Drumming For Peace

Our “Peace Day” Program on September 21st
will be Preceded by a Community Drum Circle

Here’s Why.

Every year since 2007, our OKC celebration of the International Day of Peace has featured a community drum circle. It’s enjoyable, rhythmic, percussive, informal, and leaderless. Anyone can participate. Just bring a drum and join the circle.

Why drums? For our purpose, the drum circle is organized as a means of building community. We also recognize that drum circles are often used as a form of music therapy, personal enjoyment, and team building. They’re just a fun group activity.

Mickey Hart

Grateful Dead drummer Mickey Hart, who has received a “Living Legend Award” from the American Folklife Center, described why drum circles are so popular:

“Typically, people gather to drum in drum ‘circles’ with others from the surrounding community. The drum circle offers equality because there is no head or tail. It includes people of all ages. The main objective is to share rhythm and get in tune with each other and themselves. To form a group consciousness. To entrain and resonate. By entrainment, I mean that a new voice, a collective voice, emerges from the group as they drum together.”

We say, “Just bring a drum and join the circle.” In fact, though, as explained by Wikipedia, “Practically anything that can be banged on to make noise can be used as a percussion instrument such as cans, buckets, pipes, etc. One need not possess or purchase a drum to participate.”

Christine Stevens has been thinking about drum circles a lot. She has a master’s degree in social work and music therapy. She also leads drum circles at corporate retreats, team-building exercises, and hospitals. In 2007, she accepted an invitation to visit a Kurdish area of northern Iraq and teach drumming to the locals.

Here is how Ms. Stevens explains the connection between drum circles and peace-building:

“When you think about it, the drum is probably the oldest form of community building known to humankind. It’s one of the oldest instruments we’ve ever played.

Christine Stevens

“Music is rhythm, melody and harmony. Drumming and rhythm are the most contagious element of music, probably because we are biologically wired for rhythm. We have a heartbeat, we breathe to a beat, we really are rhythm. Our bodies, our physiology respond.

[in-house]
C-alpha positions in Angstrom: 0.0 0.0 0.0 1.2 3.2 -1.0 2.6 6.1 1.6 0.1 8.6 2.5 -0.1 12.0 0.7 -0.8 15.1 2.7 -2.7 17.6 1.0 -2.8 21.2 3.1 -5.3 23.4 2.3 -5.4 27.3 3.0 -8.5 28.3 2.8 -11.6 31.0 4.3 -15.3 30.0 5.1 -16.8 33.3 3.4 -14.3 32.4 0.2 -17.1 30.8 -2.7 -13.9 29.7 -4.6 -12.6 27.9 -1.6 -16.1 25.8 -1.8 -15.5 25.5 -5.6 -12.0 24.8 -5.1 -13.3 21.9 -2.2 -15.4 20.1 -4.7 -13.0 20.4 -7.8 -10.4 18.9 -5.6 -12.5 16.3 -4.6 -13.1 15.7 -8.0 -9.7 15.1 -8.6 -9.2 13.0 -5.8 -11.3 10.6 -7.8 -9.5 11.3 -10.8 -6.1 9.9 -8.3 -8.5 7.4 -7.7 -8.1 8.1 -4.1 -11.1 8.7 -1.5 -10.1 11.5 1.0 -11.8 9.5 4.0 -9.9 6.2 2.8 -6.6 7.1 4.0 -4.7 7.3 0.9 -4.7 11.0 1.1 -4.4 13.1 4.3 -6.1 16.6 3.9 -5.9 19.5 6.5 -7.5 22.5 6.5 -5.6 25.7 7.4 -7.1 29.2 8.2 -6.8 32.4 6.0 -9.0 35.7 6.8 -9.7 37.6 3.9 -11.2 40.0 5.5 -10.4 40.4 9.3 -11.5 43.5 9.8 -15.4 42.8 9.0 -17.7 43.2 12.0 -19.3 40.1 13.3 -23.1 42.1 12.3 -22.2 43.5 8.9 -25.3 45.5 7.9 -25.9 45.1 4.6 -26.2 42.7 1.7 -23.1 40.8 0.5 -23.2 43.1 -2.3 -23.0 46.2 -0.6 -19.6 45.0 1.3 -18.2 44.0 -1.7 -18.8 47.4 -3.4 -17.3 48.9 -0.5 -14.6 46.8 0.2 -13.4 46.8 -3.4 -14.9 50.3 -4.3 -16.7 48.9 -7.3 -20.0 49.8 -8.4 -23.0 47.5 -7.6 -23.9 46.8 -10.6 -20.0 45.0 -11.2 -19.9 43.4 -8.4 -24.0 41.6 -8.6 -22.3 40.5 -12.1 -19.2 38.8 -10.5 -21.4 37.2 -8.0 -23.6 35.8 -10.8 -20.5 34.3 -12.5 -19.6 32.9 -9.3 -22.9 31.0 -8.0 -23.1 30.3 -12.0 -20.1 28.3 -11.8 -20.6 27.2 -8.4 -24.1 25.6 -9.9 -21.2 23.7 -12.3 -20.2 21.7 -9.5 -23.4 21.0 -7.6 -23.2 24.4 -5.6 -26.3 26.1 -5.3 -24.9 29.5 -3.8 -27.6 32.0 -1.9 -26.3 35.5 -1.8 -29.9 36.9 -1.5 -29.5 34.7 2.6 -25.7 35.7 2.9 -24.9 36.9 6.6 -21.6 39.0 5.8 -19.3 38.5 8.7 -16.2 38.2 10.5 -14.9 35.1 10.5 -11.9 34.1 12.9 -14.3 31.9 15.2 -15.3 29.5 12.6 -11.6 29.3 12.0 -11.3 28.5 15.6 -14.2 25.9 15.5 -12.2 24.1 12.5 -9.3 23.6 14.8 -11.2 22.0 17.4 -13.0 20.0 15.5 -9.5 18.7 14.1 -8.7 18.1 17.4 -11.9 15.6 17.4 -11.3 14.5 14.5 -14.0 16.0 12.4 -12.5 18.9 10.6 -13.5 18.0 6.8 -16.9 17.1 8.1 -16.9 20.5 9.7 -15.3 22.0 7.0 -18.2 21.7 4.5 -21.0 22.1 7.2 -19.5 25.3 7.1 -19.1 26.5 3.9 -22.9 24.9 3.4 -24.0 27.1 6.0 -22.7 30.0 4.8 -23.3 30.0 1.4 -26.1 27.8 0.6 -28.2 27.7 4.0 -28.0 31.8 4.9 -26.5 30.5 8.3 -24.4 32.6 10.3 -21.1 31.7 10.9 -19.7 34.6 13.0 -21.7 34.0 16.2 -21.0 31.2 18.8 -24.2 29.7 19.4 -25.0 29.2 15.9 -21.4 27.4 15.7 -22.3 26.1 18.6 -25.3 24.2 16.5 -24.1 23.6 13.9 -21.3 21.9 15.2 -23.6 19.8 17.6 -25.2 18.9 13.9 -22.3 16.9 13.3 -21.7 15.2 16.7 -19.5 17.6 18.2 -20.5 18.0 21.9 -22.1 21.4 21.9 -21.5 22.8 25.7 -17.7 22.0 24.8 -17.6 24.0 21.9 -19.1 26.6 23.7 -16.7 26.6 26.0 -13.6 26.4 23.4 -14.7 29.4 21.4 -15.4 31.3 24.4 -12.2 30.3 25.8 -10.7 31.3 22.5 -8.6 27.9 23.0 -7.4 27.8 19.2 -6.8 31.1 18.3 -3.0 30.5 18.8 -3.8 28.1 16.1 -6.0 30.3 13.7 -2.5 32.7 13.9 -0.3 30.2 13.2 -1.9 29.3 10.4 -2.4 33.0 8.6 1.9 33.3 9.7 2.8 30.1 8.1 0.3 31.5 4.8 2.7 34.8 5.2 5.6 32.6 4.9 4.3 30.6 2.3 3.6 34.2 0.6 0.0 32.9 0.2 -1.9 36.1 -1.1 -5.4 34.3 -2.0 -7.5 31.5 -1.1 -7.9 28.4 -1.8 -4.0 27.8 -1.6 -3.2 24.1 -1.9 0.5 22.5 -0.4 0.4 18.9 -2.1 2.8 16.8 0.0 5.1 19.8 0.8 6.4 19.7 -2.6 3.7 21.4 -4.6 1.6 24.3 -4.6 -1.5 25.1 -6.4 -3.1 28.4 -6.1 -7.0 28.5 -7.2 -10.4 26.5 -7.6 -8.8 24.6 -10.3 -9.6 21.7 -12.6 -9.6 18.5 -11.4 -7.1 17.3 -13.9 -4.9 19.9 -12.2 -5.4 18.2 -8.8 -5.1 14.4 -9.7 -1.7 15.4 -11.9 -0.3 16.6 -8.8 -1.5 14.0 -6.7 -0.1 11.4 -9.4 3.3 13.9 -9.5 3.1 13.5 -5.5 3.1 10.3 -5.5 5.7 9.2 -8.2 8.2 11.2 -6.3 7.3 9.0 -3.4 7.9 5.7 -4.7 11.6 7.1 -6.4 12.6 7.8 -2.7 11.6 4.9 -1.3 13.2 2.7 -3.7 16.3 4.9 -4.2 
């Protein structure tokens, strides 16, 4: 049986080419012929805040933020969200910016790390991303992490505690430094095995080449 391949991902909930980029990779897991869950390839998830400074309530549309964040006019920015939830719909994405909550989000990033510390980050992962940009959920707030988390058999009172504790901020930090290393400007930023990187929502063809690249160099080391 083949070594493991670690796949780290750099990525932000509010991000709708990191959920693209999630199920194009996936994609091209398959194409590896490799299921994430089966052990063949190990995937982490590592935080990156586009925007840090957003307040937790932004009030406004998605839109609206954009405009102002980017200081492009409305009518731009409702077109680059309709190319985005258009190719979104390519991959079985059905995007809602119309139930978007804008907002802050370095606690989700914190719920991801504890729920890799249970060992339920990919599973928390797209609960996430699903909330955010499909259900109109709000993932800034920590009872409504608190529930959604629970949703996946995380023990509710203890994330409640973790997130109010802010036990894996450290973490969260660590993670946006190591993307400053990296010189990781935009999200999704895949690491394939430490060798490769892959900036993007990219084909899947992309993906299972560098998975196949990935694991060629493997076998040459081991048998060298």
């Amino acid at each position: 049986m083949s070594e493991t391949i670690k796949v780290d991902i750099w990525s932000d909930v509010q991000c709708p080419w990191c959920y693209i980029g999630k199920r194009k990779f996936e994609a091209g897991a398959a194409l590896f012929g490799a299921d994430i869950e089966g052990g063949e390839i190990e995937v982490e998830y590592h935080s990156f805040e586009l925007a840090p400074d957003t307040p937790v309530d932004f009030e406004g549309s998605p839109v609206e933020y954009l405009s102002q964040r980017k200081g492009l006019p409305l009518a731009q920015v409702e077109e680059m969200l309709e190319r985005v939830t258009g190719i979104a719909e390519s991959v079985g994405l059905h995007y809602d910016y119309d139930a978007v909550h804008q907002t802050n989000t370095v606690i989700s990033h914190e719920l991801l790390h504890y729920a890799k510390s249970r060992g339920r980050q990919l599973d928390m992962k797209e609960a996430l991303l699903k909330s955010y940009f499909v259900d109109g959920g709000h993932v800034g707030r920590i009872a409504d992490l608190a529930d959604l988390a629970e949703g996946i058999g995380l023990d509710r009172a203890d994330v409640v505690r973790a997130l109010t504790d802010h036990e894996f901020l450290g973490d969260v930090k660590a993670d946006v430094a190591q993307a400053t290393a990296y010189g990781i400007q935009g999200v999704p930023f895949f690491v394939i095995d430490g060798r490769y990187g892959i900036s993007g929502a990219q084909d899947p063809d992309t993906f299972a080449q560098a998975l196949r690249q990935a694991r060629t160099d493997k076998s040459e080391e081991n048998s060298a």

“It works for team building and as a therapeutic tool because it binds people like glue. People can’t really resist that temptation to join in. It’s an automatic recruiter. That’s why people love it at the Grateful Dead shows. That’s why you work out better with a soundtrack. The beat is really the heartbeat of life.

“The power of entrainment helps people fall into beat together. When we synchronize musically, that transfers into our human life; when we drum together, it changes our relationships.

“Besides the corporate team-building experience, or even in a medical center with cancer patients in America, we took that to a Third World country, where we were able to see that that same principle could still operate. Human beings are human beings, and music is music. We took it to a place with even greater need, and created a great result.

“I’ve been thinking a lot about why drum circles create peace. The first reason is that it’s accessible and everyone can do it, so we had 100 percent participation. The second is that it’s a common language spoken between all human beings, and that communication is key. We told them, ‘This is being taught in three languages, English, Arabic and Kurdish, but we’re going to introduce a fourth language, music.’

“Instrumentation centers around drums and percussion, 
but may include other instruments, such as flutes, 
didgeridoos, and other non-percussion instruments.”

“The third reason is that the drum circle creates a mode for self-expression. We think that’s so crucial, at a time of recovering from war, that people have a tool to express themselves nonverbally when they’re going through things that words cannot express.

“The fourth thing, I think, is the motivation. Many people wrote on their applications that their goal was to create a sense of hope again. I think drumming together creates an energy that’s motivational and renews hope.

“The last thing that made this work was the creativity. Kurdish people are born to drum. This culture is so rich in musicality and dance, and I think that when you restore creativity in a place of war, and it’s co-created creativity, that creates a sense of shared accomplishment.”

On Monday, September 21st, our OKC celebration of the International Day of Peace will commence with drumming at 6pm.

Our program will take place in the Tom & Brenda McDaniel University Center at Oklahoma City University, 2501 N. Blackwelder Ave., Oklahoma City, OK 73106.
(See the map, here … Parking on one of the lots on Florida Ave. is recommended).

At 6:30, a moderated discussion will take place on the important topic of police / community relations — particularly with respect to law enforcement within Black and minority communities. You can read more about the program here:

Healing the Breach

As always, thanks to the generous support of our co-sponsors, this event is free and open to the public.

We hope to see you there!

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